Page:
Life at № 42
“A Louis XV ormolu-mounted blue and gilt Vernis Martin bureau en pente. By Pierre IV Migeon, circa 1735-40, the vernis decoration attributed to the Martin Frères. Estimate: £120,000-180,000
The brothers Guillaume and Etienne-Simon Martin were vernisseurs; they worked in lacquer and painted decoration. They had enormous success imitating the lacquer that was coming out of China and Japan, which they produced both for clients and for cabinet makers, becoming so good at it that this style became known as vernis Martin — what we call ‘Japanning’ in English.
This stunning blue bureau is incredibly contemporary — it reminds me of Yves Klein blue — and yet is an early example of the Rococo style, made around 1737. It’s very rare to see this colour in European japanning — it didn’t exist in oriental lacquer and was rarely produced in Europe. So while this bureau is inspired by the Far East it’s very much a European interpretation of ‘chinoiserie’. Only a handful like this are known of and they very rarely come up for auction, so it’s as collectible as it is decorative.”
That was from two years ago. In case you’re wondering, it made 254 thousand. And the Giacometti from the other day made just under 25 million.
Isn’t the blue just marvellous?
And here’s Aubade by Larkin – I just love that word, aubade.
I work all day, and get half-drunk at night.
Waking at four to soundless dark, I stare.
In time the curtain-edges will grow light.
Till then I see what’s really always there:
Unresting death, a whole day nearer now,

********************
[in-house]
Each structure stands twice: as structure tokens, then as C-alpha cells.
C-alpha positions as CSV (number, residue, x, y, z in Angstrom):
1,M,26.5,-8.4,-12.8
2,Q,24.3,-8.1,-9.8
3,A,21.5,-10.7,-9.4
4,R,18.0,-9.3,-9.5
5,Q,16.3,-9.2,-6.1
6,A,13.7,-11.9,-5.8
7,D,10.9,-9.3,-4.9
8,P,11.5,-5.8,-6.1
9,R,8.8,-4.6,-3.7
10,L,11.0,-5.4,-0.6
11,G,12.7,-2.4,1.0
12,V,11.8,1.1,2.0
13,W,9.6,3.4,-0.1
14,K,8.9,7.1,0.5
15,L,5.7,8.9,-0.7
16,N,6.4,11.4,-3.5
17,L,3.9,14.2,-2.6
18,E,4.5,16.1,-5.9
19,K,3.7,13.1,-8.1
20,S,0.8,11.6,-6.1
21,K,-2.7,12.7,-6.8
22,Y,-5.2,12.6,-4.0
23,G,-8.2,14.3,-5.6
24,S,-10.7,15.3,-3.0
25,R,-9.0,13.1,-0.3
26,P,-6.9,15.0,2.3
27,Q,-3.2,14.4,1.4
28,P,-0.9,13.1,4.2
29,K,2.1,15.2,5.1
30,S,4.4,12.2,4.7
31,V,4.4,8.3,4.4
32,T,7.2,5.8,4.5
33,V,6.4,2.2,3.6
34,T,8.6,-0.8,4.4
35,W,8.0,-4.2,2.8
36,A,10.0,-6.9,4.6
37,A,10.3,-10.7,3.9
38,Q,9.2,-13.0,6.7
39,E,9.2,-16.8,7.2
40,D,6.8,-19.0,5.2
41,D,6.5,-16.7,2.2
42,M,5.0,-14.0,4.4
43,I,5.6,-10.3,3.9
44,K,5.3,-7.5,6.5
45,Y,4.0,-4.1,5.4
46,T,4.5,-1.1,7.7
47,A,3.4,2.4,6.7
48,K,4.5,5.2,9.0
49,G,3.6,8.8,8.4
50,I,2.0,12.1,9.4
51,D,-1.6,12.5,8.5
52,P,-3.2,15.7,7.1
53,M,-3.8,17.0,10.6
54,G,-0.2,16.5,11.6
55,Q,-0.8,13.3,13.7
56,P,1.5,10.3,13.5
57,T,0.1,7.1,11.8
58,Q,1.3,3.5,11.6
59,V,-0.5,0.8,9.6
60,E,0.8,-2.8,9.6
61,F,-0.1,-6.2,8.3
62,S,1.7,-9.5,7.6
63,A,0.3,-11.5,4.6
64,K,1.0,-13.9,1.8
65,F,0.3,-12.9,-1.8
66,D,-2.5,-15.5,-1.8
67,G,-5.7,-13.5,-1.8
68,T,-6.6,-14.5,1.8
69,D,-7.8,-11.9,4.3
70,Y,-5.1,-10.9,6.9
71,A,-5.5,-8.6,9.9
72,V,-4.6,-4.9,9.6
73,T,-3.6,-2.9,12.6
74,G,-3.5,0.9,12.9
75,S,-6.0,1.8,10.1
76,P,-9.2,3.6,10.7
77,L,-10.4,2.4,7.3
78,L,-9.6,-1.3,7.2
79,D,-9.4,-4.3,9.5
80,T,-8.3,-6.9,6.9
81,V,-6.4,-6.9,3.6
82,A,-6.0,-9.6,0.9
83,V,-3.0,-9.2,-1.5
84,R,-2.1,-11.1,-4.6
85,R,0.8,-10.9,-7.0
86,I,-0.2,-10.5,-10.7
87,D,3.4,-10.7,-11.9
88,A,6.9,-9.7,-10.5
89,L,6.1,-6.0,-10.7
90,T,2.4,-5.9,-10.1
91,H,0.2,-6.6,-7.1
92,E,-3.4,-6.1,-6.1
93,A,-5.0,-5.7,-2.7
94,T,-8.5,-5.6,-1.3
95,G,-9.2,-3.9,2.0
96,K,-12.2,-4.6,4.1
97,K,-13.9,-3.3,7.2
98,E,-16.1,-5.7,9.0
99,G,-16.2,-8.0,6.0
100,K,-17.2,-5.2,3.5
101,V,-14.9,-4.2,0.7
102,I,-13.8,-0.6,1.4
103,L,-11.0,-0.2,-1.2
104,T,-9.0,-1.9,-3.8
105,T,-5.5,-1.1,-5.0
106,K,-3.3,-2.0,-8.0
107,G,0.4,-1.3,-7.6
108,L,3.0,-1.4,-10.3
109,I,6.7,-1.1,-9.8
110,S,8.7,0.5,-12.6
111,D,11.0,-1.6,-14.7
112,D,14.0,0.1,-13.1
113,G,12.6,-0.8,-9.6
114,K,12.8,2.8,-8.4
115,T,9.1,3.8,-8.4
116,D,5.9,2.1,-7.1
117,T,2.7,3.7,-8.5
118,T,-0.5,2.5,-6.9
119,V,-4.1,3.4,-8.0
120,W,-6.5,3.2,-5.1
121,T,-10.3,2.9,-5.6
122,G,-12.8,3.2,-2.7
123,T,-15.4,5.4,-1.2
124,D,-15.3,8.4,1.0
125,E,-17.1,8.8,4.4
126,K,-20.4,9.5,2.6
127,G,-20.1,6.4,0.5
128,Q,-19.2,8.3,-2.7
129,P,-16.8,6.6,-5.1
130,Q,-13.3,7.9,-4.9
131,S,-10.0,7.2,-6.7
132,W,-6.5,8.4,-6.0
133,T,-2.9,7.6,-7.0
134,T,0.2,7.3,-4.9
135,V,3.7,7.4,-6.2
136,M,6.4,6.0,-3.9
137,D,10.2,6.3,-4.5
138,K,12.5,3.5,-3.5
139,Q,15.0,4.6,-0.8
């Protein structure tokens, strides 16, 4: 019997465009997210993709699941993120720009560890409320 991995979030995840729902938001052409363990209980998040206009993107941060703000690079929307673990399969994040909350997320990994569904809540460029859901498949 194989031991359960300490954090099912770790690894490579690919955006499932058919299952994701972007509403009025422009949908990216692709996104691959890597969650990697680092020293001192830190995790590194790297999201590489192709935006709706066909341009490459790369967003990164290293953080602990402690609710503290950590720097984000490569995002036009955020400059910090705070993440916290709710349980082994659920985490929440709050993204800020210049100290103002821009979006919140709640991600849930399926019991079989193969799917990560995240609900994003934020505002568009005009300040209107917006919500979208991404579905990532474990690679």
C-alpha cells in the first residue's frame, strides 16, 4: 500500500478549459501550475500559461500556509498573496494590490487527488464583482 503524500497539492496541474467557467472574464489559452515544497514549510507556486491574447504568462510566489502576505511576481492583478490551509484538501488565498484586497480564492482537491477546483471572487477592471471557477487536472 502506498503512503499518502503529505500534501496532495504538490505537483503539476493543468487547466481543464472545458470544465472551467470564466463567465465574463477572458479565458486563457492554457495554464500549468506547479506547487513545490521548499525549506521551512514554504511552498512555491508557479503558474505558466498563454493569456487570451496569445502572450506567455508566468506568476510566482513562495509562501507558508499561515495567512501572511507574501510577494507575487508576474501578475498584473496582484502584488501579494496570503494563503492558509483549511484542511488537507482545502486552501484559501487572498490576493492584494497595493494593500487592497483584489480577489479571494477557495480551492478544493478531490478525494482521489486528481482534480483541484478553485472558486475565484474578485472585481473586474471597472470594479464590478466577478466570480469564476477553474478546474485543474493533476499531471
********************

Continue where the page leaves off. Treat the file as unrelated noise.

Making all thought impossible but how
And where and when I shall myself die.
Arid interrogation: yet the dread
Of dying, and being dead,
Flashes afresh to hold and horrify.
The mind blanks at the glare. Not in remorse
– The good not done, the love not given, time
Torn off unused – nor wretchedly because
An only life can take so long to climb
Clear of its wrong beginnings, and may never;
But at the total emptiness for ever,
The sure extinction that we travel to
And shall be lost in always. Not to be here,
Not to be anywhere,
And soon; nothing more terrible, nothing more true.
This is a special way of being afraid
No trick dispels. Religion used to try,
That vast, moth-eaten musical brocade
Created to pretend we never die,
And specious stuff that says No rational being
Can fear a thing it will not feel, not seeing
That this is what we fear – no sight, no sound,
No touch or taste or smell, nothing to think with,
Nothing to love or link with,
The anasthetic from which none come round.
And so it stays just on the edge of vision,
A small, unfocused blur, a standing chill
That slows each impulse down to indecision.
Most things may never happen: this one will,
And realisation of it rages out
In furnace-fear when we are caught without
People or drink. Courage is no good:
It means not scaring others. Being brave
Lets no one off the grave.
Death is no different whined at than withstood.
Slowly light strengthens, and the room takes shape.
It stands plain as a wardrobe, what we know,
Have always known, know that we can’t escape,
Yet can’t accept. One side will have to go.
Meanwhile telephones crouch, getting ready to ring
In locked-up offices, and all the uncaring
Intricate rented world begins to rouse.
The sky is white as clay, with no sun.
Work has to be done.
Postmen like doctors go from house to house.
And finally a most wonderful Chet Baker in Belgium in 1964